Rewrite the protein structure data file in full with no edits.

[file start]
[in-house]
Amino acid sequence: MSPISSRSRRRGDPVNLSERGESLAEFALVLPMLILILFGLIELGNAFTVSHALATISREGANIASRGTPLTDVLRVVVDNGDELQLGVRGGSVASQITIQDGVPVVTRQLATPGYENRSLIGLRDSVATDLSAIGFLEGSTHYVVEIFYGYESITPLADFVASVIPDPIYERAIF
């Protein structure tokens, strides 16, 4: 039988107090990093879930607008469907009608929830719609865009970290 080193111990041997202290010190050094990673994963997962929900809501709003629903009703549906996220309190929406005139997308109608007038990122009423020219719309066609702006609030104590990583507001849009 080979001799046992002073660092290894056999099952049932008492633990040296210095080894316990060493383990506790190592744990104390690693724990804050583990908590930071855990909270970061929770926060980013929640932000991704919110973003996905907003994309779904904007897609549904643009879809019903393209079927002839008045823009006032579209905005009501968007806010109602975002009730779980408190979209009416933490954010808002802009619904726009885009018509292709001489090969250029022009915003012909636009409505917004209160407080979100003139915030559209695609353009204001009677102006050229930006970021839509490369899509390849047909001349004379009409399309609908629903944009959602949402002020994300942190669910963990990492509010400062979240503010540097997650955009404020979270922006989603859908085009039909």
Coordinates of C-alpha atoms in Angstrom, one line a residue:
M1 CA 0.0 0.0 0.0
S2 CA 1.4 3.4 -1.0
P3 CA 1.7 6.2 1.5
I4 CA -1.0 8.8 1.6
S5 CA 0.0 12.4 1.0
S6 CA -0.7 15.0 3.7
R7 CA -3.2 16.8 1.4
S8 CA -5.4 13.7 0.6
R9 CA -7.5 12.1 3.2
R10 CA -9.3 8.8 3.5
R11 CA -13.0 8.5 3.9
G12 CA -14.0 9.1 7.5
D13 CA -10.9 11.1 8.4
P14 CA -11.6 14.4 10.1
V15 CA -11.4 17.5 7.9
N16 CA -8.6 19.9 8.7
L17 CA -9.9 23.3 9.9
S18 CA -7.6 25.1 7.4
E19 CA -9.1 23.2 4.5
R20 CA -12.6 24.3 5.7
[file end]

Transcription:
[in-house]
Amino acid sequence: MSPISSRSRRRGDPVNLSERGESLAEFALVLPMLILILFGLIELGNAFTVSHALATISREGANIASRGTPLTDVLRVVVDNGDELQLGVRGGSVASQITIQDGVPVVTRQLATPGYENRSLIGLRDSVATDLSAIGFLEGSTHYVVEIFYGYESITPLADFVASVIPDPIYERAIF
């Protein structure tokens, strides 16, 4: 039988107090990093879930607008469907009608929830719609865009970290 080193111990041997202290010190050094990673994963997962929900809501709003629903009703549906996220309190929406005139997308109608007038990122009423020219719309066609702006609030104590990583507001849009 080979001799046992002073660092290894056999099952049932008492633990040296210095080894316990060493383990506790190592744990104390690693724990804050583990908590930071855990909270970061929770926060980013929640932000991704919110973003996905907003994309779904904007897609549904643009879809019903393209079927002839008045823009006032579209905005009501968007806010109602975002009730779980408190979209009416933490954010808002802009619904726009885009018509292709001489090969250029022009915003012909636009409505917004209160407080979100003139915030559209695609353009204001009677102006050229930006970021839509490369899509390849047909001349004379009409399309609908629903944009959602949402002020994300942190669910963990990492509010400062979240503010540097997650955009404020979270922006989603859908085009039909």
Coordinates of C-alpha atoms in Angstrom, one line a residue:
M1 CA 0.0 0.0 0.0
S2 CA 1.4 3.4 -1.0
P3 CA 1.7 6.2 1.5
I4 CA -1.0 8.8 1.6
S5 CA 0.0 12.4 1.0
S6 CA -0.7 15.0 3.7
R7 CA -3.2 16.8 1.4
S8 CA -5.4 13.7 0.6
R9 CA -7.5 12.1 3.2
R10 CA -9.3 8.8 3.5
R11 CA -13.0 8.5 3.9
G12 CA -14.0 9.1 7.5
D13 CA -10.9 11.1 8.4
P14 CA -11.6 14.4 10.1
V15 CA -11.4 17.5 7.9
N16 CA -8.6 19.9 8.7
L17 CA -9.9 23.3 9.9
S18 CA -7.6 25.1 7.4
E19 CA -9.1 23.2 4.5
R20 CA -12.6 24.3 5.7